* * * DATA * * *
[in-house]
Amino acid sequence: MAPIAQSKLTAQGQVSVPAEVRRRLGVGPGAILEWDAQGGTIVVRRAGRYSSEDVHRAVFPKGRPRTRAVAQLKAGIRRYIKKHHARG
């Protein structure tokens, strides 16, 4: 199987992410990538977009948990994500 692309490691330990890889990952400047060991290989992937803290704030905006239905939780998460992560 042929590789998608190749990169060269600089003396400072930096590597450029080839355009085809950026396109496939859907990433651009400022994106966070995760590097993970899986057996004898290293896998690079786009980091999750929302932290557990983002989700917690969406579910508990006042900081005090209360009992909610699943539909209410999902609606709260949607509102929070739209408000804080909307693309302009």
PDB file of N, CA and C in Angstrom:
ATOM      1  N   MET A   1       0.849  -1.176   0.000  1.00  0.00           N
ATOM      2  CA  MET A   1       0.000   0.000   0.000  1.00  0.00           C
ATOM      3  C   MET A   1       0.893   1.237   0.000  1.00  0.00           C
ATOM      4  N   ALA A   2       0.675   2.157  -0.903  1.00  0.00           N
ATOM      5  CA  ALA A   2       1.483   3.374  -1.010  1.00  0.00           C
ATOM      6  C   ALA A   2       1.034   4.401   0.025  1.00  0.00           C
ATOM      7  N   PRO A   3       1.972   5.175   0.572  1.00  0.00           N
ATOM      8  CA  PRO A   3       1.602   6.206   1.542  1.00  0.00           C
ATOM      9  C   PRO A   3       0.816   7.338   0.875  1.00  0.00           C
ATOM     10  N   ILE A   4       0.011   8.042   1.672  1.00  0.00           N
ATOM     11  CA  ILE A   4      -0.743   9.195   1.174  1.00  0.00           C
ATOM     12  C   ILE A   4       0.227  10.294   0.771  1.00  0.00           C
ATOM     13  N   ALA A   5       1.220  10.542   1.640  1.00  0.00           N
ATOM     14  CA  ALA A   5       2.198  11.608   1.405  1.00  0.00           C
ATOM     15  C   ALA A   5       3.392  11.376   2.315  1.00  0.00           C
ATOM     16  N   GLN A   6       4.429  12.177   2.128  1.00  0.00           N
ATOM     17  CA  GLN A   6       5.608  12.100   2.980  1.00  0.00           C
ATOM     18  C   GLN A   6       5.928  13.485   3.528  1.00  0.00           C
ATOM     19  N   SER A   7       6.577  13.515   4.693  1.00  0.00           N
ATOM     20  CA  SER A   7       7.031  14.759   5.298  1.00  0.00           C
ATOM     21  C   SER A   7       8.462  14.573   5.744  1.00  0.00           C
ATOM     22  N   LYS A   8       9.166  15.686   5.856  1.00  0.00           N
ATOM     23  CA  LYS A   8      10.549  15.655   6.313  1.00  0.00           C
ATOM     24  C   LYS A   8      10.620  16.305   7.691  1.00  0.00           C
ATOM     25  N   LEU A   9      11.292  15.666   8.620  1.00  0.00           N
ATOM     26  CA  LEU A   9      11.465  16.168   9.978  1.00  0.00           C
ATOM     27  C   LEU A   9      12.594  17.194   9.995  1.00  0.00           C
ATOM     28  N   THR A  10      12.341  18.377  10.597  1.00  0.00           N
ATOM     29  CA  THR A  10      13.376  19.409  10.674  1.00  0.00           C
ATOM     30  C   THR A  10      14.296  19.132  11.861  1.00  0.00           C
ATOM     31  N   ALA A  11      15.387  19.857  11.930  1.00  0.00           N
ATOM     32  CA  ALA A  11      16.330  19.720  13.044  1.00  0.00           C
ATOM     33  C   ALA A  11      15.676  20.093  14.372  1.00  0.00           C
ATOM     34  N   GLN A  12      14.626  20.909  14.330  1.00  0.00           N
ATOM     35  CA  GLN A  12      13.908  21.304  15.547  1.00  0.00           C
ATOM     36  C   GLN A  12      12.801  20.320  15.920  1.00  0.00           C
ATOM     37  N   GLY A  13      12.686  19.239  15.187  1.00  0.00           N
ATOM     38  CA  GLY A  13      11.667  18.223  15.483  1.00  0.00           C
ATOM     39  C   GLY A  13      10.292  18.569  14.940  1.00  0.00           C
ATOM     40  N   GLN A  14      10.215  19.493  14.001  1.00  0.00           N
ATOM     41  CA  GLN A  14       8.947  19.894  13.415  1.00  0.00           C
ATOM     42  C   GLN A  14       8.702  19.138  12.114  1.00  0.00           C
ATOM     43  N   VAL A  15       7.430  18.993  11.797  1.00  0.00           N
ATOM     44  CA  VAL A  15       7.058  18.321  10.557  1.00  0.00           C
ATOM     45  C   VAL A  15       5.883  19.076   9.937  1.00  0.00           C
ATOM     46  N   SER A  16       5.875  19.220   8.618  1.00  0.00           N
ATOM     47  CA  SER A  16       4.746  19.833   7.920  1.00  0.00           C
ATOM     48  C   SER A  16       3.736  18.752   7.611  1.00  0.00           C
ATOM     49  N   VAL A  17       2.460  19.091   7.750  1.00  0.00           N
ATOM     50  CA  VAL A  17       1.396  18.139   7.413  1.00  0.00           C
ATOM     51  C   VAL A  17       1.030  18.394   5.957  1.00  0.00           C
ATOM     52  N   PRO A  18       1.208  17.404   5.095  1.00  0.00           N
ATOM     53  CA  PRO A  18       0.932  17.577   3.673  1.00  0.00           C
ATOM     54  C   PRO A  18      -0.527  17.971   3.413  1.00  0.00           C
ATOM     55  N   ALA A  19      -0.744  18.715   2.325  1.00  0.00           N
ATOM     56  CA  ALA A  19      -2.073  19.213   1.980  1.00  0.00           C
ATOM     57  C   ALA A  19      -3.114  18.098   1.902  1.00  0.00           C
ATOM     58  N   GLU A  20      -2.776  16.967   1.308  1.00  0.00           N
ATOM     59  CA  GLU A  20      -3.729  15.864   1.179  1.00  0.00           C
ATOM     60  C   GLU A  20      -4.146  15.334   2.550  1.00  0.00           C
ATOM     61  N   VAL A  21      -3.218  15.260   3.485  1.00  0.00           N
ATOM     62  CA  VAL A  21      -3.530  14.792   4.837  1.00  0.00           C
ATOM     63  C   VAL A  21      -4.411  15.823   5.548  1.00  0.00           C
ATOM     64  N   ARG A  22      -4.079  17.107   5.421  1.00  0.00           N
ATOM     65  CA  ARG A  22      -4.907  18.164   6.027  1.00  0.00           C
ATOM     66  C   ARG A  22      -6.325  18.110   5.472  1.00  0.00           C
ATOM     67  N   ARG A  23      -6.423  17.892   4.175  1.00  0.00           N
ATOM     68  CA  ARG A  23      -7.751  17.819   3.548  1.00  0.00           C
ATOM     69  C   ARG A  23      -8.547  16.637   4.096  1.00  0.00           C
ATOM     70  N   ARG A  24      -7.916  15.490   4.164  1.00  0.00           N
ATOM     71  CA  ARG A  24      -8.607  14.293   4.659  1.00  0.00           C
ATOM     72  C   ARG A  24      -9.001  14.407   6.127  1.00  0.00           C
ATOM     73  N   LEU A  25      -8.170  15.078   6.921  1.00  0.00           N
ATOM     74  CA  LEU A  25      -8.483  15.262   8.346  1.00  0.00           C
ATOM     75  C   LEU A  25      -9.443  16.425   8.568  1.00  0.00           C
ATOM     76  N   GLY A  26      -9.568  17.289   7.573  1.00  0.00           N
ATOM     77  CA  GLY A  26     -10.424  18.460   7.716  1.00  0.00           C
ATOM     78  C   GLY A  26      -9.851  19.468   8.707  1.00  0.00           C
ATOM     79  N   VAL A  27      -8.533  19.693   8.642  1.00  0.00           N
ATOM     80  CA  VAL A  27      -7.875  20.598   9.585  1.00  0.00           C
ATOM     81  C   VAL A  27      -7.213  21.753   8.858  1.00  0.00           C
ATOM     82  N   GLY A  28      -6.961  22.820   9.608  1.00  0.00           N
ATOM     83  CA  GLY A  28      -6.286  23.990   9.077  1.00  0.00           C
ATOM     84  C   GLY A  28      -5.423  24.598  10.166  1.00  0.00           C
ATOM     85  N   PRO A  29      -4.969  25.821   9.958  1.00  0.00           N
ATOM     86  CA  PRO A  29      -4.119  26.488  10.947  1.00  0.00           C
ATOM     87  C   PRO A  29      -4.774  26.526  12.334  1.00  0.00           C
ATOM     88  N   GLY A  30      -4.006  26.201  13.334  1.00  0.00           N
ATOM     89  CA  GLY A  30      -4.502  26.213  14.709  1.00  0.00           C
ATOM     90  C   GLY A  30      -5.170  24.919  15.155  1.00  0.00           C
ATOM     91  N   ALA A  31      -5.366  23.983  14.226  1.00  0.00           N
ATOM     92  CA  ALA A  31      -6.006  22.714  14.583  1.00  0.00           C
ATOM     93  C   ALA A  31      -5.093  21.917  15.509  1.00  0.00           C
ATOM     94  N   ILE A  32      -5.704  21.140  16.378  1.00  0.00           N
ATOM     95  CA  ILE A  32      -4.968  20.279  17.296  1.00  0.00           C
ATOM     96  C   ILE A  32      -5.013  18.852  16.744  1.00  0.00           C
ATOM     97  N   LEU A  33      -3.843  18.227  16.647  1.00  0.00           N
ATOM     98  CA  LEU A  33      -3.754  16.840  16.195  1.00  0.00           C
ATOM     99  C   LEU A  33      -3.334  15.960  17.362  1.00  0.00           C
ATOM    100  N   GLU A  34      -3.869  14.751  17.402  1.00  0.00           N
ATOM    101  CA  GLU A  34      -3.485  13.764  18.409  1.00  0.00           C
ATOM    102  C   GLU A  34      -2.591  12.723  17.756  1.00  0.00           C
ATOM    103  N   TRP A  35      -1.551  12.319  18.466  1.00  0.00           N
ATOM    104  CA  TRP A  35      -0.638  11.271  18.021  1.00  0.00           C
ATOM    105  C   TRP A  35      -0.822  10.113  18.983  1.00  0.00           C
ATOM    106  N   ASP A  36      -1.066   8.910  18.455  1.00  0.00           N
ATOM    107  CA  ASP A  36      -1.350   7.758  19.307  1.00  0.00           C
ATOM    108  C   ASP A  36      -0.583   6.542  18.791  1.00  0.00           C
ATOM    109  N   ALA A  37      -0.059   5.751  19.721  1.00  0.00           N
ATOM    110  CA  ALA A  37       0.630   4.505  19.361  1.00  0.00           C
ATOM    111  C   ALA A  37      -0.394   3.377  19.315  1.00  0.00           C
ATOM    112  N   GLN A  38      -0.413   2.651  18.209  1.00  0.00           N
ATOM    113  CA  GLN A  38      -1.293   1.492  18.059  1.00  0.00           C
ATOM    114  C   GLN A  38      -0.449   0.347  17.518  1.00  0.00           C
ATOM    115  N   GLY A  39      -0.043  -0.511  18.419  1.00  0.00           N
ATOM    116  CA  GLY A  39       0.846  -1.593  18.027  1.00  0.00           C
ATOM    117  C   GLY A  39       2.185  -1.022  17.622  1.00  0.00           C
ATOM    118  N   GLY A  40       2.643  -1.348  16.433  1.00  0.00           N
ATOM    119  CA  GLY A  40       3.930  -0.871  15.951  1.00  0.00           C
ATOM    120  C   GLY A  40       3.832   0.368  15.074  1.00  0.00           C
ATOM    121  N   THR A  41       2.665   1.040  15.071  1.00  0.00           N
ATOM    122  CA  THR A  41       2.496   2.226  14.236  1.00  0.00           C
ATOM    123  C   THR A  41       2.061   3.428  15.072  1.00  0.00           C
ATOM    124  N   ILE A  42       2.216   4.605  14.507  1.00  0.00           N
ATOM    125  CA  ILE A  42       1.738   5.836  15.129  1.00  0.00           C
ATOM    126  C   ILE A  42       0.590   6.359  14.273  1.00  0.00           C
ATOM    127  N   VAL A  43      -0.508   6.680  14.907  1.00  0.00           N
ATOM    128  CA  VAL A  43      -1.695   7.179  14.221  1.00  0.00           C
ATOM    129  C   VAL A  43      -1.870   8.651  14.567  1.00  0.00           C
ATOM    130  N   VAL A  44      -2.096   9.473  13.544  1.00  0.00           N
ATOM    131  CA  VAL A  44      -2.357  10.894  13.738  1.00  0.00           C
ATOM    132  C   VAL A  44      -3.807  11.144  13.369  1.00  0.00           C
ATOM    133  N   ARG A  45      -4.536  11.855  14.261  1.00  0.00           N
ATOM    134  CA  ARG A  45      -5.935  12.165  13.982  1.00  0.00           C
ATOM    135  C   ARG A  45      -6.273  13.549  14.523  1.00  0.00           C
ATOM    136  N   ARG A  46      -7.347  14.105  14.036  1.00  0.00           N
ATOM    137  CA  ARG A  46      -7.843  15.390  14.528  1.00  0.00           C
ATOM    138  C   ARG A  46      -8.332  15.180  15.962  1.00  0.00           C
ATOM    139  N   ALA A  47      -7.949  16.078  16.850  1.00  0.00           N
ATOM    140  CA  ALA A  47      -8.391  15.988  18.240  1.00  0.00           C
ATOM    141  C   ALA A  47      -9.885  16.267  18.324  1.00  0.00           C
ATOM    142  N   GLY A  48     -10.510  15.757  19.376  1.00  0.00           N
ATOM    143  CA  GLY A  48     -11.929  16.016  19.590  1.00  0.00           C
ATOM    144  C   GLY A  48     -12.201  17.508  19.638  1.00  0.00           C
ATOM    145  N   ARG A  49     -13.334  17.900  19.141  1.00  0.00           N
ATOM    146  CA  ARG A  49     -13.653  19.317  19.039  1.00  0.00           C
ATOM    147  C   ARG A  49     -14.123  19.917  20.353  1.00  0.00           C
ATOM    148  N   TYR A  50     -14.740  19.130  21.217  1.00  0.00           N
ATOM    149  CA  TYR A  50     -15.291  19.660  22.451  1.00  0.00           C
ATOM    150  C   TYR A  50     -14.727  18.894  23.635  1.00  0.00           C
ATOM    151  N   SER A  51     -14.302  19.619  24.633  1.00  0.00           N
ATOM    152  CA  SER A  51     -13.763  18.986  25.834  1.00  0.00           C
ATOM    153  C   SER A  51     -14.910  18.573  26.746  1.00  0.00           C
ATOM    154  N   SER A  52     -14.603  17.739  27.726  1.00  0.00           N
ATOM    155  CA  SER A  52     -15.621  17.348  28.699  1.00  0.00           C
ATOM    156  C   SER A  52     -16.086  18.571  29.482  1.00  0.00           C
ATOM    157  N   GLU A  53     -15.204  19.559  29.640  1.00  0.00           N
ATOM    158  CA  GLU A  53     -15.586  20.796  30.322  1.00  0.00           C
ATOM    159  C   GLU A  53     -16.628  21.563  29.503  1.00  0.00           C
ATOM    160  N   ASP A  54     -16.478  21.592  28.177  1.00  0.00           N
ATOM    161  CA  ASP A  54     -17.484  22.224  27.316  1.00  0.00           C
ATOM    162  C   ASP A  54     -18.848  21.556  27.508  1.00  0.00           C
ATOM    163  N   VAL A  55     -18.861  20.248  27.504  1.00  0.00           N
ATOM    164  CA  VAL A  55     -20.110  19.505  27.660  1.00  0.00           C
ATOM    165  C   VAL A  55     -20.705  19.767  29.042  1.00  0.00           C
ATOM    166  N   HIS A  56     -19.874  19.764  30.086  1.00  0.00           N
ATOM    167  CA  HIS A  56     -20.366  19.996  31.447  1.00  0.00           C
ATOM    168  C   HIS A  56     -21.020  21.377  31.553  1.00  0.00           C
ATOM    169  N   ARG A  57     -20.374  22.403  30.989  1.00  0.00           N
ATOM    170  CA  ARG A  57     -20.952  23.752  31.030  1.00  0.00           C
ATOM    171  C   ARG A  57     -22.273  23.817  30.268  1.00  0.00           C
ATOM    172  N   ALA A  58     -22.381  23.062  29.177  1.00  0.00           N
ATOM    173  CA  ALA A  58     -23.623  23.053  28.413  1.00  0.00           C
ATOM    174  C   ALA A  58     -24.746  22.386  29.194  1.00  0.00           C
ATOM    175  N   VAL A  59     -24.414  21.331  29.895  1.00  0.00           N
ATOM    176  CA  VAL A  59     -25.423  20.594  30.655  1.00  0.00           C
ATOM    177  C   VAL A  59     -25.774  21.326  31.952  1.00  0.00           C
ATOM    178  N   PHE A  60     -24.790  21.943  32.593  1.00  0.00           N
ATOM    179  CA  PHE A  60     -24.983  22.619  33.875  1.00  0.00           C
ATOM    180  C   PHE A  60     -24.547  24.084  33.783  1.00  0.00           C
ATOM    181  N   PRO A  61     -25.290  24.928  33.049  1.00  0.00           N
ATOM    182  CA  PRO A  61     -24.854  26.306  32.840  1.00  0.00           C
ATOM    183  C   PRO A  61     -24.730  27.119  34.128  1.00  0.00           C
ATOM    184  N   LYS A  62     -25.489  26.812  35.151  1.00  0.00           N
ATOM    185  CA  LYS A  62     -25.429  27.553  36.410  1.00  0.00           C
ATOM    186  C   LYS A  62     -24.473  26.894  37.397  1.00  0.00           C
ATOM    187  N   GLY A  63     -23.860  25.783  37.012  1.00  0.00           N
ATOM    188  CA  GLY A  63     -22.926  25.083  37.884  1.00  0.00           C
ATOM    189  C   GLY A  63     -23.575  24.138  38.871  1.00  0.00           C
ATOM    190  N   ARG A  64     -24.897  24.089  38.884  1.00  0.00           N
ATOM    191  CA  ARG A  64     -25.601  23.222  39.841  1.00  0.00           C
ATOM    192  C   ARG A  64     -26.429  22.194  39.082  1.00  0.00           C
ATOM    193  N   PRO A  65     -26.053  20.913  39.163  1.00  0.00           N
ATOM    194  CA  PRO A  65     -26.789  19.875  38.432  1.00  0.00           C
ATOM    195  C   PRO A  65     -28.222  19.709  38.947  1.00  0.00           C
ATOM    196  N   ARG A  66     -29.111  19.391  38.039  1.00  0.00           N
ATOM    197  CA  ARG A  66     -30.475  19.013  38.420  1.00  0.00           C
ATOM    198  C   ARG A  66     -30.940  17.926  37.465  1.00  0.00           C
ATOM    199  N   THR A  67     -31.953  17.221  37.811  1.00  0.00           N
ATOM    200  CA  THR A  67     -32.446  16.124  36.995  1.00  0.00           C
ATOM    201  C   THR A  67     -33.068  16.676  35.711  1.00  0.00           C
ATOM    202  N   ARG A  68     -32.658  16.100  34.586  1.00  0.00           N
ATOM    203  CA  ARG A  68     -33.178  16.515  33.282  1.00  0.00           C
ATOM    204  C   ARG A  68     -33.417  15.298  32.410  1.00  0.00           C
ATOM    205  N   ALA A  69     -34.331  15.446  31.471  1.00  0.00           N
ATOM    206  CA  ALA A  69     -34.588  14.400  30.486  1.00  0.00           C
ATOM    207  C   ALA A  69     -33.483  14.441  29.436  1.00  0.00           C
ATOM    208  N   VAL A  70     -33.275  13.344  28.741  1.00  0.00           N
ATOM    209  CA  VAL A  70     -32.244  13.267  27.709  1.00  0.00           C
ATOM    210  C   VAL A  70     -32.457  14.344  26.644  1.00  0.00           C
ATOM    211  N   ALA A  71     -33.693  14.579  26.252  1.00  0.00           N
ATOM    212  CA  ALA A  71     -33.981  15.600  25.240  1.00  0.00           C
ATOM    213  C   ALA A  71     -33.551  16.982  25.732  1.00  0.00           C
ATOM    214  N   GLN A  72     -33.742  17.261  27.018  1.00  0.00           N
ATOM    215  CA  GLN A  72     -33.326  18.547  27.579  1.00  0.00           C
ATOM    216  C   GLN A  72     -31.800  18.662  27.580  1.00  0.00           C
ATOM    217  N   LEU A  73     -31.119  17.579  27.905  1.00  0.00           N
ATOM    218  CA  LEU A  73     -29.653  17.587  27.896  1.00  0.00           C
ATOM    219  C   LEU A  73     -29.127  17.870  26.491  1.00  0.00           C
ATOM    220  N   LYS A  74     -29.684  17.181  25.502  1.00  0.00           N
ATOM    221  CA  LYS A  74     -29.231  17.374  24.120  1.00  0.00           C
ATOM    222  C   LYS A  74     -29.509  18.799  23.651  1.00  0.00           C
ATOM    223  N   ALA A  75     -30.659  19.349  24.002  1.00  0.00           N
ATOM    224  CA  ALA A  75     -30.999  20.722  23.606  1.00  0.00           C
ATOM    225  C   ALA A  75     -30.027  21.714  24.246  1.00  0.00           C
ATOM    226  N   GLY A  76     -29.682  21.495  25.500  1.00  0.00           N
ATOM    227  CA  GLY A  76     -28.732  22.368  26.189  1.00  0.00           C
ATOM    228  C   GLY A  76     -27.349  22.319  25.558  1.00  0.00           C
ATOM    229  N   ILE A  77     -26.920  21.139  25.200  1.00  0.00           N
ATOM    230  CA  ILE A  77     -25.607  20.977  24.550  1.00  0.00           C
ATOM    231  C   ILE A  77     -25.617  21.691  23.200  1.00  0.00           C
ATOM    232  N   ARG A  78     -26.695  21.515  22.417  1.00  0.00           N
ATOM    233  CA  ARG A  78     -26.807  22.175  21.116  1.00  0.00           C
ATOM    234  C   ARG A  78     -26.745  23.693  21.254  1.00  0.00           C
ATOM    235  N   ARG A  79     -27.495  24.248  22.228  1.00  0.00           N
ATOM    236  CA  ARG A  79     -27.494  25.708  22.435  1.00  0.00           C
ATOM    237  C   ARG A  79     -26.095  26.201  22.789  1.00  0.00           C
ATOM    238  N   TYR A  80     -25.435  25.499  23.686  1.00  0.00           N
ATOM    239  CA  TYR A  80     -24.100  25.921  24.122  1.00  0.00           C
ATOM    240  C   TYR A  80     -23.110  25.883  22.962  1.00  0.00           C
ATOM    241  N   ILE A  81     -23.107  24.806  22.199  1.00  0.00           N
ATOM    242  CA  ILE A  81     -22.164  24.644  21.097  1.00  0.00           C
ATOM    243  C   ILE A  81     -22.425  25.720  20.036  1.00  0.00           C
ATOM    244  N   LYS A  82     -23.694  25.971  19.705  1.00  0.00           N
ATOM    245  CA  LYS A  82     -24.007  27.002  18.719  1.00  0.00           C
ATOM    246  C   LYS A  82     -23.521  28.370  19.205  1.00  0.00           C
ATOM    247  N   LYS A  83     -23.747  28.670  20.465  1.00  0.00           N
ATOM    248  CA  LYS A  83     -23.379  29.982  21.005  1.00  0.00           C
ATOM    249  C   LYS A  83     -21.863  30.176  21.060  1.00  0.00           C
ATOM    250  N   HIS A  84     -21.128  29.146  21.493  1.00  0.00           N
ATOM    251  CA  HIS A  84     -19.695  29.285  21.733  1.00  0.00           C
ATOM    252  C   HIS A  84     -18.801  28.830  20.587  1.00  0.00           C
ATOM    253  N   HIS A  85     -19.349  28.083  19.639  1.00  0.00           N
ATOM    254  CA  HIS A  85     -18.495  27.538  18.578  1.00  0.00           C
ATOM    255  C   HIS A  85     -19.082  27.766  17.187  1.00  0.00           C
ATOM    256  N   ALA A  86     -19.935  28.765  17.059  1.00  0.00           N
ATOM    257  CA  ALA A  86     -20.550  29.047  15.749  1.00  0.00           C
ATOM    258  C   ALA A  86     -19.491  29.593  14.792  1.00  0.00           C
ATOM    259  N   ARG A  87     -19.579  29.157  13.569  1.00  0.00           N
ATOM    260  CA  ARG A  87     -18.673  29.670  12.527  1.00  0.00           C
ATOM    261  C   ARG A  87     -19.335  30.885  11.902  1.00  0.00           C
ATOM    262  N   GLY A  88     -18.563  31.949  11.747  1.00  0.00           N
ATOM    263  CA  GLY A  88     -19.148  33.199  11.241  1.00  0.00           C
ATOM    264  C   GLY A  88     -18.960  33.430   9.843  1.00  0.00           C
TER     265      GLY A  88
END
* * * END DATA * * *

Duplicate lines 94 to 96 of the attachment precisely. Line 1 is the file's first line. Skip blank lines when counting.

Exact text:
ATOM     90  C   GLY A  30      -5.170  24.919  15.155  1.00  0.00           C
ATOM     91  N   ALA A  31      -5.366  23.983  14.226  1.00  0.00           N
ATOM     92  CA  ALA A  31      -6.006  22.714  14.583  1.00  0.00           C